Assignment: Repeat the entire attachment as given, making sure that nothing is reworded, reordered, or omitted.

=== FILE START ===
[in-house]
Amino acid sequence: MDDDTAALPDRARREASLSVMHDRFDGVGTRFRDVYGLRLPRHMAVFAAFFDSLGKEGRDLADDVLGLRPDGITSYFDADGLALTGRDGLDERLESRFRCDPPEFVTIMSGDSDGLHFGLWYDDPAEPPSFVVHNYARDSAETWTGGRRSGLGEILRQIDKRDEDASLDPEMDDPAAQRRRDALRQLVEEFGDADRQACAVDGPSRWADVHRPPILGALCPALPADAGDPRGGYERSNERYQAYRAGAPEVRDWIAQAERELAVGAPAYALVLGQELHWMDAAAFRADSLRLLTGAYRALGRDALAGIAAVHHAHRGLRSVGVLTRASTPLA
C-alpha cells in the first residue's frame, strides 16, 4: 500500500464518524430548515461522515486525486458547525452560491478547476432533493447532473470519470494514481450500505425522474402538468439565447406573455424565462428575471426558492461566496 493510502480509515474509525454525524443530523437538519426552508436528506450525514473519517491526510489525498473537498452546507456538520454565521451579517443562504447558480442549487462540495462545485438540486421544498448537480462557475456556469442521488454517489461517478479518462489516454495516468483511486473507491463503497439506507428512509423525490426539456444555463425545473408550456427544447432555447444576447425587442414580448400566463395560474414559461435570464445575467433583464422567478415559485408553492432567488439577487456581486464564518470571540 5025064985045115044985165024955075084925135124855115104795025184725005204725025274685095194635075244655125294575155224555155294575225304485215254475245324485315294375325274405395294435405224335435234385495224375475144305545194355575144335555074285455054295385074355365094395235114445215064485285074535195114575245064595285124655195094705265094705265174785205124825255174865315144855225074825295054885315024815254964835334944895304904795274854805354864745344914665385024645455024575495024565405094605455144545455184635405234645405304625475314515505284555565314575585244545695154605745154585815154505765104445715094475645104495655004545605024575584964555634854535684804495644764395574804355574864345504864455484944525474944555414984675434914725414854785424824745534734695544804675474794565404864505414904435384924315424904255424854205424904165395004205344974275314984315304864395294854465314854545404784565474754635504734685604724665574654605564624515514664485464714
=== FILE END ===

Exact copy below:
[in-house]
Amino acid sequence: MDDDTAALPDRARREASLSVMHDRFDGVGTRFRDVYGLRLPRHMAVFAAFFDSLGKEGRDLADDVLGLRPDGITSYFDADGLALTGRDGLDERLESRFRCDPPEFVTIMSGDSDGLHFGLWYDDPAEPPSFVVHNYARDSAETWTGGRRSGLGEILRQIDKRDEDASLDPEMDDPAAQRRRDALRQLVEEFGDADRQACAVDGPSRWADVHRPPILGALCPALPADAGDPRGGYERSNERYQAYRAGAPEVRDWIAQAERELAVGAPAYALVLGQELHWMDAAAFRADSLRLLTGAYRALGRDALAGIAAVHHAHRGLRSVGVLTRASTPLA
C-alpha cells in the first residue's frame, strides 16, 4: 500500500464518524430548515461522515486525486458547525452560491478547476432533493447532473470519470494514481450500505425522474402538468439565447406573455424565462428575471426558492461566496 493510502480509515474509525454525524443530523437538519426552508436528506450525514473519517491526510489525498473537498452546507456538520454565521451579517443562504447558480442549487462540495462545485438540486421544498448537480462557475456556469442521488454517489461517478479518462489516454495516468483511486473507491463503497439506507428512509423525490426539456444555463425545473408550456427544447432555447444576447425587442414580448400566463395560474414559461435570464445575467433583464422567478415559485408553492432567488439577487456581486464564518470571540 5025064985045115044985165024955075084925135124855115104795025184725005204725025274685095194635075244655125294575155224555155294575225304485215254475245324485315294375325274405395294435405224335435234385495224375475144305545194355575144335555074285455054295385074355365094395235114445215064485285074535195114575245064595285124655195094705265094705265174785205124825255174865315144855225074825295054885315024815254964835334944895304904795274854805354864745344914665385024645455024575495024565405094605455144545455184635405234645405304625475314515505284555565314575585244545695154605745154585815154505765104445715094475645104495655004545605024575584964555634854535684804495644764395574804355574864345504864455484944525474944555414984675434914725414854785424824745534734695544804675474794565404864505414904435384924315424904255424854205424904165395004205344974275314984315304864395294854465314854545404784565474754635504734685604724665574654605564624515514664485464714